Matthew and Levi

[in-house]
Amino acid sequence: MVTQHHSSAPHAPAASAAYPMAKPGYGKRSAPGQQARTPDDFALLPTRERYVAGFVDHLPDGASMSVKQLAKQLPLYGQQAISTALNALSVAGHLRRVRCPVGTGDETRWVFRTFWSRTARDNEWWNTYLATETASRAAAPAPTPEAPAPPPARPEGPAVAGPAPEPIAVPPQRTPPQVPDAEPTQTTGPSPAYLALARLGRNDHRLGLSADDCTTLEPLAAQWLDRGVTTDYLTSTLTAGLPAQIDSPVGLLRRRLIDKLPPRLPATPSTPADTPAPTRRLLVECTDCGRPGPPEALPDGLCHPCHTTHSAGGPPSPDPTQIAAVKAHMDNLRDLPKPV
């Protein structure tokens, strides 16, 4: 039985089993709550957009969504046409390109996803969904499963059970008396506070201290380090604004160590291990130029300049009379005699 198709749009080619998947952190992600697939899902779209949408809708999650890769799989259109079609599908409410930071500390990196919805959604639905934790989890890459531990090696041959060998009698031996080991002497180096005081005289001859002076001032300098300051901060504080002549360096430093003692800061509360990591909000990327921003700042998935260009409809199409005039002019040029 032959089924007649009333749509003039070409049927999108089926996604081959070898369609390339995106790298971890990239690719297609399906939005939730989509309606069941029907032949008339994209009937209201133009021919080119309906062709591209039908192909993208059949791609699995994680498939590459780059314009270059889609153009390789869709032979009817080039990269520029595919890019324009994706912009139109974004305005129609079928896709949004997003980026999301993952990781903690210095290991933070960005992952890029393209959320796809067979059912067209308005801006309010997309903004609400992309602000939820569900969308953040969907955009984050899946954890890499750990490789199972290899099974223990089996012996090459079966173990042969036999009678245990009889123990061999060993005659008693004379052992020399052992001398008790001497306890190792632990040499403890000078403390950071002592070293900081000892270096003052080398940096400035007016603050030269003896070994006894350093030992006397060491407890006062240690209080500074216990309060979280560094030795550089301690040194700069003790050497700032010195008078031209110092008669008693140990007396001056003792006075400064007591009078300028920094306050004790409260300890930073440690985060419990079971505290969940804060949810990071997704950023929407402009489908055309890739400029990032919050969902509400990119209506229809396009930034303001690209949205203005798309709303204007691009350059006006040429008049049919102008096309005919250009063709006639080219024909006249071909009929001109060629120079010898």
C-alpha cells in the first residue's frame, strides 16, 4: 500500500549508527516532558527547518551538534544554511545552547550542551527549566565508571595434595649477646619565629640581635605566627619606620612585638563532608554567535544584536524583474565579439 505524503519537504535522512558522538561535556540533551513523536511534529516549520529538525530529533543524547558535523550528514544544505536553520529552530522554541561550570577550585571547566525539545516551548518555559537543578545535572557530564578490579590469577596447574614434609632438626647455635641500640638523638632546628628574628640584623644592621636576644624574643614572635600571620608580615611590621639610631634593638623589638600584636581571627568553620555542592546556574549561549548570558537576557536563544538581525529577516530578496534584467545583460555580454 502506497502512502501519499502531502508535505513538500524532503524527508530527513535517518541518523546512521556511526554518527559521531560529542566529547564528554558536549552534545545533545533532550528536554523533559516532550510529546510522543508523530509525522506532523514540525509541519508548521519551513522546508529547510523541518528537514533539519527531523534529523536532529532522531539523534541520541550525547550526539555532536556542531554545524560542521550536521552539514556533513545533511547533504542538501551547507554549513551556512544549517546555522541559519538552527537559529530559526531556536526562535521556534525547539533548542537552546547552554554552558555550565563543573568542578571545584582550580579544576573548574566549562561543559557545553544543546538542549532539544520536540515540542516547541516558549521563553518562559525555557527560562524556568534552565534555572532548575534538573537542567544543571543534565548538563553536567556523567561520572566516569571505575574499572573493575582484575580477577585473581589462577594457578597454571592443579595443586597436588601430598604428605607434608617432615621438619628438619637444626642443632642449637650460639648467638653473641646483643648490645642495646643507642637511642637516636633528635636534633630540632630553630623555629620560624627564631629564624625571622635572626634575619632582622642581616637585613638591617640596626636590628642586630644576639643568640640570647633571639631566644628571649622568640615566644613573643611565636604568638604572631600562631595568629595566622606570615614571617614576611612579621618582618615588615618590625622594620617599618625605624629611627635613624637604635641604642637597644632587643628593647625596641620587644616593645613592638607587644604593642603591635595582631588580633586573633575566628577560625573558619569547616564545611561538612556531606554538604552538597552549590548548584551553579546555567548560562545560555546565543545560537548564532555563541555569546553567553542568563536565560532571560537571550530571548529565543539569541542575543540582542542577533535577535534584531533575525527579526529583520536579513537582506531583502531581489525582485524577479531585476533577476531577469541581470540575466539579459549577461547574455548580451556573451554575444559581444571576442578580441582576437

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May I be permitted to express the following objections to Dean Alford's reasons, and, above all, to his conclusion, that Matthew and Levi are distinct persons? It is agreed (1), that " the three narratives relate to the same event;" and (2), that " the almost general consent of all ages has supposed the two persons to be the same." But, so far from allowing that his third fact is almost inexplicable, I can only admire, with Eusebius, the humility and candor of Matthew, who gives himself the same name at the receipt of custom by which he was afterward known as an apostle. The other two Evangelists call him Levi as a publican, and Matthew as an apostle, which is surely a very intelligible thing on the supposition that he bore both names. Thomas is called Didymus by John only; and Thaddeus (or Lebbeus, as in Matthew and Mark) is called Judas by Luke and John, not to speak of his own epistle, with scarcely a note of identification. As to the fourth point, or " early tradition," that which separates the two persons is as minute as it is suspicious. Clement. of Alexandria quotes the heretic Heracleon to the effect that' Philip, Thomas, Levi, and many others, had not suffered martyrdom. Is this most vague statement of a Gnostic-even if it were clear and certain, which it is not, that he means by this Levi the Levi of Mark and Luke-to weigh against the plain and strong presumptions of 1 and 2? As to (5) Origen's testimony (contra Cels. i.), it seems in this passage to distinguish between Matthew and, not Levi, but Λεβης. It is notorious that, elsewhere, Origen identifies Matthew with Levi. So that I am wholly amazed at the Dean's No. (6): " It certainly would hence appear as if the preponderance of testimony were in favor of the distinctness of the two persons." His notions of evidence must be strange indeed, to set the assertion of Heracleon, even if precise instead of being loose, and the statement of Origen, if confirmatory instead of being adverse elsewhere, and, as I think, even here, above his own first two arguments; especially. as he is compelled to own how inexplicable on this supposition it is that Matthew should, in his account, omit all mention of Levi. In fact, such a theory, if true; would turn the seeming modesty of Matthew into a scarcely honest concealment of him who really gave the great feast. I have no doubt therefore, that the common view which identifies Matthew with Levi, as two names of the same individual, is perfectly sound, and the only tenable one.